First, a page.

Thursday, December 16, 2010

Walk of the Magi Youth Group

Last night at youth group, our mid and senior high students met to do a lesson called "The Walk of the Magi." My goal in putting together this lesson was to help the youth prepare for the coming of the Christ child at Christmas and to help them understand more about Advent and the nativity.

Originally I had a good plan where they were going to "be the magi." But on Monday I received an email that convicted me to change my plans somewhat. See my post here for the details of that email! In the end, I took 6 of the characters of the nativity and the youth traveled through "stations" focusing on that person and a topic that went with it! I got lots of my ideas from this site and LOVE their work.

Here's a run down of what we did:

Station 1: The Wonder of Mary
One of my 10th grade students, Jordan Sommer, drew an outline of an icon of Mary.
At this station, students first learned what an icon is and then filled in the blanks of the drawing by cutting out Christmas ads (thanks to all the church members who brought these in). Using the Christmas ads helped the youth to consider the commercialism of Christmas that is so prevalent in our world today versus the true meaning of Christmas.

We didn't finish the project but Jordan did take it home to do some more work on it. When it is finished, we will display it in the Narthex and it should look something like this:

Station # 2: The Obedience of Joseph

This staiton was an Advent prayer wall! Students read from Matthew of three examples where Joseph was obedient after angels appeared in his dreams. Often times that obedience meant waiting or that things would turn out differently than Joseph had planned. In Advent we wait for the birth of the Christ child; but sometimes it is hard to be obedient and wait.

There were two large pieces of newsprint on the wall that posed the questions: What are you waiting for this Advent season and what do you think God is waiting for? Youth were encouraged to write their anwers to these questions on sticky notes and post them on the wall.

Station # 3: The Joy of the Angels
At station 3, the youth considered the angels and read their announcement of the birth of Jesus in Luke 2:1-10. The youth were challenged with the following statements:

Why were the angels so joyful? We can imagine the nearly uncontrollable excitement in the voice of the angel that spoke to the shepherds. And we can imagine the shiver of wonder that must have filled the shepherds as they heard the resounding sound of the angelic multitudes praising God. But, what was the source of the angels’ joy? What did the birth of the Lord on earth mean to them?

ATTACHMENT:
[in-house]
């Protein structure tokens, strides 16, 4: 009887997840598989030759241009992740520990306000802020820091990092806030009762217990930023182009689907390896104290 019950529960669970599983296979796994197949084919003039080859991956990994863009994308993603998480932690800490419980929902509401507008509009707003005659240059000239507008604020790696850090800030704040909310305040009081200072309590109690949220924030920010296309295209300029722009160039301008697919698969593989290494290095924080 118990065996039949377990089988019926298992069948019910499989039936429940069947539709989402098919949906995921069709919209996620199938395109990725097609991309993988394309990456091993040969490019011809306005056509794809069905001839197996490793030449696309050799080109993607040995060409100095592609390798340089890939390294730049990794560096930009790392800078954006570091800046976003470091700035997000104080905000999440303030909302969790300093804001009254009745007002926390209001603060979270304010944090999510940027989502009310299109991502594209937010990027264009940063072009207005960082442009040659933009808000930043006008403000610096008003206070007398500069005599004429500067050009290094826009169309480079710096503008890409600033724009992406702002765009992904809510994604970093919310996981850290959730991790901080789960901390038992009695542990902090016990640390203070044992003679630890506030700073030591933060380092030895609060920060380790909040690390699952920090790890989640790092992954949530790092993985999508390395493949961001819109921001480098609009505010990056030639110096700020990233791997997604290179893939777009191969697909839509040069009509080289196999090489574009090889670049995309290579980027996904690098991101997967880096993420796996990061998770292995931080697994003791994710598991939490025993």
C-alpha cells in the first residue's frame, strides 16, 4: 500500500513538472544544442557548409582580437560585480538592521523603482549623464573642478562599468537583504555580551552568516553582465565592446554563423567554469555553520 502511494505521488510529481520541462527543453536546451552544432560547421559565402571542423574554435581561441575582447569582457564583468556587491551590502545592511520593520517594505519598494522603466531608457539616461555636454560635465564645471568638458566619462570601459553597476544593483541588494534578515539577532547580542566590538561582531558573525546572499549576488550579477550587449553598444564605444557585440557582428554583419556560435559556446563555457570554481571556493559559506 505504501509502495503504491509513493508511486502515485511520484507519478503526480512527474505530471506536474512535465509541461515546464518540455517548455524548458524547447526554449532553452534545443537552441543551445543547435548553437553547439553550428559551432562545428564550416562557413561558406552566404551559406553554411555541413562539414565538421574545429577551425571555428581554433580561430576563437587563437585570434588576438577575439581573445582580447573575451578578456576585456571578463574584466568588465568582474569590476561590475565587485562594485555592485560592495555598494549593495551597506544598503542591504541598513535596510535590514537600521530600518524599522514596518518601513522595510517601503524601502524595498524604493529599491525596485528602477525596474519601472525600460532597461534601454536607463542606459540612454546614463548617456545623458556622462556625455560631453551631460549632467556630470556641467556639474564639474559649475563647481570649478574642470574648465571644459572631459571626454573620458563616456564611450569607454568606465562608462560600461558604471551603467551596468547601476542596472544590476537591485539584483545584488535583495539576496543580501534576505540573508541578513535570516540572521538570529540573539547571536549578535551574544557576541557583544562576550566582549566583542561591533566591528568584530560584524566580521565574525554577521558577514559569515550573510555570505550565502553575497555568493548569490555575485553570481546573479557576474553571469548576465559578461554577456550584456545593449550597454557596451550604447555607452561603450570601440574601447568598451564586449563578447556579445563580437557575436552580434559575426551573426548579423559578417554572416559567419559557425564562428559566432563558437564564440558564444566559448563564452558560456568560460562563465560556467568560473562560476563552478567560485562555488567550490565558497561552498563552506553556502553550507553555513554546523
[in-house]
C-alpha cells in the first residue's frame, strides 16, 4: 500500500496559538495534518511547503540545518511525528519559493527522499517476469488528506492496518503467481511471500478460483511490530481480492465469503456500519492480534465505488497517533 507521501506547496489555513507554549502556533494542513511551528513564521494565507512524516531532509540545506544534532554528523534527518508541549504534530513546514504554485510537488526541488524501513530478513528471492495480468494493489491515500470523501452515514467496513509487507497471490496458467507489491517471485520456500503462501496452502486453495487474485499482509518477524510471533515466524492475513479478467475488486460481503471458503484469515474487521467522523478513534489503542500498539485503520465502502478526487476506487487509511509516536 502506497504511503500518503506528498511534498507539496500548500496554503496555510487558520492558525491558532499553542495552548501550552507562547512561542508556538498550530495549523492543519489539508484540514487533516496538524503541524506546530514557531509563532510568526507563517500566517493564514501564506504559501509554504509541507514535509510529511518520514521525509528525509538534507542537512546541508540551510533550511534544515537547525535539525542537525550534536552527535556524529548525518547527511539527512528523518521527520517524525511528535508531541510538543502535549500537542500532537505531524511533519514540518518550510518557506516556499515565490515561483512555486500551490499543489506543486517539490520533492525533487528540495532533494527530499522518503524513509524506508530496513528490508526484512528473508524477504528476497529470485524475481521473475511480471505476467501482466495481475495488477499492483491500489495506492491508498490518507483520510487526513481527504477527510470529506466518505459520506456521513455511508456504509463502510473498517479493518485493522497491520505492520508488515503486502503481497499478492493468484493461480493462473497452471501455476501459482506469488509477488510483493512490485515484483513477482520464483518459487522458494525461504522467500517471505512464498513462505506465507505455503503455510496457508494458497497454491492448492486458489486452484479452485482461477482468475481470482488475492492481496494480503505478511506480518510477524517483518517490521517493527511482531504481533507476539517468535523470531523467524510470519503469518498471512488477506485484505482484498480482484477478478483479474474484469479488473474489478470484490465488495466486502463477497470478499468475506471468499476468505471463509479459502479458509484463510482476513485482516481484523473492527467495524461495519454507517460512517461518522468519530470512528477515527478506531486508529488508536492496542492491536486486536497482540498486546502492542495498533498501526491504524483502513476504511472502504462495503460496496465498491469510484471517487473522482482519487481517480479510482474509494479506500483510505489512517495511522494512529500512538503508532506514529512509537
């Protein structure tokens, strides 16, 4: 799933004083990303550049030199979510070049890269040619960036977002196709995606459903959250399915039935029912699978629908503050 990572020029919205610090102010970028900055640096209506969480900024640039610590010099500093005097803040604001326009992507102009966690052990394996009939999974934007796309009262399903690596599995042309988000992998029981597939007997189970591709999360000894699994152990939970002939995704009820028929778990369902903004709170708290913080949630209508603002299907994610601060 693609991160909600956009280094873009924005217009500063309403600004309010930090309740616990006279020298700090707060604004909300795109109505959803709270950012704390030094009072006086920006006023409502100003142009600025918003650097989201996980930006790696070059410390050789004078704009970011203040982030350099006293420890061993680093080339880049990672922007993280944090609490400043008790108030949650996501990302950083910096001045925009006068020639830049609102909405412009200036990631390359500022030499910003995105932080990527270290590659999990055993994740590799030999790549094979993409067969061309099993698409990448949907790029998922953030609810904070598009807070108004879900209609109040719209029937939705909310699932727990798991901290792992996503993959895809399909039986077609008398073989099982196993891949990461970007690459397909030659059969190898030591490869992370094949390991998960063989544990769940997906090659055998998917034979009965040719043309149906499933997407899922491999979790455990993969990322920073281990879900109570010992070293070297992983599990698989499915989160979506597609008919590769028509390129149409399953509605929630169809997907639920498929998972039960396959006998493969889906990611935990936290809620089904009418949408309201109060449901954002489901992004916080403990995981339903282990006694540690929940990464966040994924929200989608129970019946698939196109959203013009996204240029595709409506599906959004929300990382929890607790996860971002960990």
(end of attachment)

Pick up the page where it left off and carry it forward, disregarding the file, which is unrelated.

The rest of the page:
The angels knew that the Lord’s birth was only the beginning. Jesus would grow from infancy to adult life. He would undergo continual battles and would eventually die on the cross. The completion of His work would come as He rose from the tomb on the first Easter. He became the light of the world; a light to our darkness.
God is calling us to be joyous as the angels and to be the light of the world today.

The youth were then given Christmas light bulbs with wire tied to the end to make a hook to make an ornament. The youth were aked to paint or draw on the light bulb what it means to be the light of the world!

Station # 4: The Eagerness of the Shepherds

When considering the shepherds, the youth were given Bibles and a comfy place to sit to the story in Luke 2:8-14. After they read the story, I posed the questions:

What would it take, do you think, for us to have peace on earth? Where are the places that really need peace right now? What relationships are required? How might God be part of bringing that peace through us?

The students then sat silently and offered prayers for eagerness and peace (in the world, in their schools, in theirr relationships, in our church, in their homes). Once they were finished praying, there were pitchers filled with water and an empty bowl. They were encouraged to pour a small amount of the water from the pitcher into the bowl. This represented the way all of our prayers become one in the eagerness of God’s love.

Station # 5: The Determination of the Magi

The magi likely traveled over 1000 miles to bring gifts to Jesus. That takes some determination. Today, we give gifts as Christmas as a reminder of their gifts.

In this season of shopping madness and gift-getting and giving, I reminded the youth that we should really consider an understanding of "gifts" that goes beyond the material goods that will be awaiting us under our Christmas trees.
Several months ago, we did a study at youth group on Spiritual gifts and each of the youth were given the chance to take an inventory to discover their gifts!